Take a step back and see what your team does.
In the spirit of self-organizing, try taking a step back from a Daily Scrum or other meetings. Take the time to observe how your team handles it. Do they panic? Do they take charge of a challenging situation? It can be scary to take a step back. Keep in mind you have worked with a team for an exceptionally long time; they start to pick up on doing these things independently.
Establish psychological safety by first demonstrating it yourself.
Psychological safety is always on the mind of a Scrum Master. Psychological safety can be defined as:
“The belief that you won’t be punished or humiliated for speaking up with ideas, questions, concerns, or mistakes.” – Center for Creative Leadership
Demonstrating this comes in many forms. Do not put team members or others down if they ask a Scrum-related question that might seem simple. In addition, do not be afraid to ask a question where your team might be experts, but you are inexperienced. Showing vulnerability yourself lets your team know they can do the same.
Try out a monthly Agile/Scrum topic.
Use your imagination. A monthly discussion around an Agile/Scrum topic helps the team learn more and ask any questions they may have. Should you run into issues thinking of a topic, have your team devise one. This is an excellent opportunity to leverage Lean Coffee.
Working beyond the team
The Scrum Guide calls explicitly out that the Scrum Master serves the organization.
Find opportunities to teach others.
All levels of the organization can leverage the monthly Agile/Scrum topic approach. Chances are, people within your organization are interested in learning more. Do not wait for people to come to you asking to present on a topic. Find what people are interested in by doing some research.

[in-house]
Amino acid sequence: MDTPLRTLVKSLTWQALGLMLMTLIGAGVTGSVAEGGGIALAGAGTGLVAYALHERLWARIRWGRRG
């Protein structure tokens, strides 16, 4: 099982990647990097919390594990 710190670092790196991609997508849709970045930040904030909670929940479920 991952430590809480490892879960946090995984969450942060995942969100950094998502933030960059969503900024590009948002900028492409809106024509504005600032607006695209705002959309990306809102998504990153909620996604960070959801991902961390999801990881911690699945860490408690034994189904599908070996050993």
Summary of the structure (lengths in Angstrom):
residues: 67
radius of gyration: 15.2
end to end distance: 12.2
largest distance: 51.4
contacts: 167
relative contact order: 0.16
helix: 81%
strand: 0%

Community of practice within an organization.
Previously I mentioned looking for a community online. Take that a step further by establishing a community of practice within your organization if there is not one already. Scrum Masters are not the only audience for a community of practice. They are meant for anyone interested in the subject matter. There may be engineers who want to learn more about Agile practices. You may have fellow Scrum Masters within your organization with the knowledge to share. Create a space where all are welcome.
Help stakeholders within your organization understand the team’s approach to Scrum.
Typically stakeholders and people outside the engineering team do not get to see the day-to-day of the team. Stakeholders need insight into the work being done. Help them learn how to best interact with the team. The value of having this connection between the stakeholders and the team is tremendous.
In conclusion, these tips and tricks are easier said than done. Try one out to see if it works for you. If not, try something else. Trial and error are something you need to become comfortable with.
Share your tips, tricks, and questions in the comments below.
Scrum, Product Management, and DevOps: Simplifying the jargon
The internet and social media are full of Agile, Scrum, Product Management, and DevOps jargon, including incorrect and misunderstood concepts. This could be problematic for a learner seeking knowledge. Without a course with Scrum Alliance, Scrum.org, or DevOps Institute, this knowledge is difficult to achieve.